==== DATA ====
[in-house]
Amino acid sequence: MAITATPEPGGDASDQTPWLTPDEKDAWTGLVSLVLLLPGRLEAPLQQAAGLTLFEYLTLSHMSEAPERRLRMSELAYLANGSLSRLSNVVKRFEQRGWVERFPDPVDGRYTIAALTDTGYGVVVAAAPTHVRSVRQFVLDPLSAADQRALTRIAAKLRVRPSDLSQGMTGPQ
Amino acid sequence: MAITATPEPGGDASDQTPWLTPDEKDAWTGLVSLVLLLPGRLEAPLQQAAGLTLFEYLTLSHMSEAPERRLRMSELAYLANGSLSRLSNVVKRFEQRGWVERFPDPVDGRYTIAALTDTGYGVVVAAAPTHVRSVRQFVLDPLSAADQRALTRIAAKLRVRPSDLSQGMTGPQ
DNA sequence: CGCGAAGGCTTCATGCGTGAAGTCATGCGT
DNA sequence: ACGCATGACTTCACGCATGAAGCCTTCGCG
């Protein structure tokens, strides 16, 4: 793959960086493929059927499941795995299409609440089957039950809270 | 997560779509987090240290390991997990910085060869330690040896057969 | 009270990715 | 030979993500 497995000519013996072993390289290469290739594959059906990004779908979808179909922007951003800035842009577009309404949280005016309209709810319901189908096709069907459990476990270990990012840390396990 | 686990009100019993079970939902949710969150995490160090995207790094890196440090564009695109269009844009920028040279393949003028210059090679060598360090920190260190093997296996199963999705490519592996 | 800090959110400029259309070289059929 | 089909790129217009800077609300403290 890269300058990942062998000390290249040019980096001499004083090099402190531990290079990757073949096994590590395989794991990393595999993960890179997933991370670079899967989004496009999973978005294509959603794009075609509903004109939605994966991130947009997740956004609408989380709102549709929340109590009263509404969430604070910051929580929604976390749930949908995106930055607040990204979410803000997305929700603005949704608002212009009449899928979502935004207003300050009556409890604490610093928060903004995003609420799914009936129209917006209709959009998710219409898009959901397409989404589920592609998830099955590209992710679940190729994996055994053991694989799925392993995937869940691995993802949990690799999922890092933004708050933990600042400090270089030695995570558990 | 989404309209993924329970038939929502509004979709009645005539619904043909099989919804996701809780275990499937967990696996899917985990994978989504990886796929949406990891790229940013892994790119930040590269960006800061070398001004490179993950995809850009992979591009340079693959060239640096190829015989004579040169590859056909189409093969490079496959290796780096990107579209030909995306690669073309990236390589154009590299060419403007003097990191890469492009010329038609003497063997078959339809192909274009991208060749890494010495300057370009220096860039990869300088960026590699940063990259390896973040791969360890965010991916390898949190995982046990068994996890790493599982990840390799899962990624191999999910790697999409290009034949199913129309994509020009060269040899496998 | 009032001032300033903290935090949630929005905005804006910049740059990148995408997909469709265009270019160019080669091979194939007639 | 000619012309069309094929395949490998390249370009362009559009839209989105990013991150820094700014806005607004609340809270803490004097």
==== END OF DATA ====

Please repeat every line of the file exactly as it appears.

[in-house]
Amino acid sequence: MAITATPEPGGDASDQTPWLTPDEKDAWTGLVSLVLLLPGRLEAPLQQAAGLTLFEYLTLSHMSEAPERRLRMSELAYLANGSLSRLSNVVKRFEQRGWVERFPDPVDGRYTIAALTDTGYGVVVAAAPTHVRSVRQFVLDPLSAADQRALTRIAAKLRVRPSDLSQGMTGPQ
Amino acid sequence: MAITATPEPGGDASDQTPWLTPDEKDAWTGLVSLVLLLPGRLEAPLQQAAGLTLFEYLTLSHMSEAPERRLRMSELAYLANGSLSRLSNVVKRFEQRGWVERFPDPVDGRYTIAALTDTGYGVVVAAAPTHVRSVRQFVLDPLSAADQRALTRIAAKLRVRPSDLSQGMTGPQ
DNA sequence: CGCGAAGGCTTCATGCGTGAAGTCATGCGT
DNA sequence: ACGCATGACTTCACGCATGAAGCCTTCGCG
């Protein structure tokens, strides 16, 4: 793959960086493929059927499941795995299409609440089957039950809270 | 997560779509987090240290390991997990910085060869330690040896057969 | 009270990715 | 030979993500 497995000519013996072993390289290469290739594959059906990004779908979808179909922007951003800035842009577009309404949280005016309209709810319901189908096709069907459990476990270990990012840390396990 | 686990009100019993079970939902949710969150995490160090995207790094890196440090564009695109269009844009920028040279393949003028210059090679060598360090920190260190093997296996199963999705490519592996 | 800090959110400029259309070289059929 | 089909790129217009800077609300403290 890269300058990942062998000390290249040019980096001499004083090099402190531990290079990757073949096994590590395989794991990393595999993960890179997933991370670079899967989004496009999973978005294509959603794009075609509903004109939605994966991130947009997740956004609408989380709102549709929340109590009263509404969430604070910051929580929604976390749930949908995106930055607040990204979410803000997305929700603005949704608002212009009449899928979502935004207003300050009556409890604490610093928060903004995003609420799914009936129209917006209709959009998710219409898009959901397409989404589920592609998830099955590209992710679940190729994996055994053991694989799925392993995937869940691995993802949990690799999922890092933004708050933990600042400090270089030695995570558990 | 989404309209993924329970038939929502509004979709009645005539619904043909099989919804996701809780275990499937967990696996899917985990994978989504990886796929949406990891790229940013892994790119930040590269960006800061070398001004490179993950995809850009992979591009340079693959060239640096190829015989004579040169590859056909189409093969490079496959290796780096990107579209030909995306690669073309990236390589154009590299060419403007003097990191890469492009010329038609003497063997078959339809192909274009991208060749890494010495300057370009220096860039990869300088960026590699940063990259390896973040791969360890965010991916390898949190995982046990068994996890790493599982990840390799899962990624191999999910790697999409290009034949199913129309994509020009060269040899496998 | 009032001032300033903290935090949630929005905005804006910049740059990148995408997909469709265009270019160019080669091979194939007639 | 000619012309069309094929395949490998390249370009362009559009839209989105990013991150820094700014806005607004609340809270803490004097």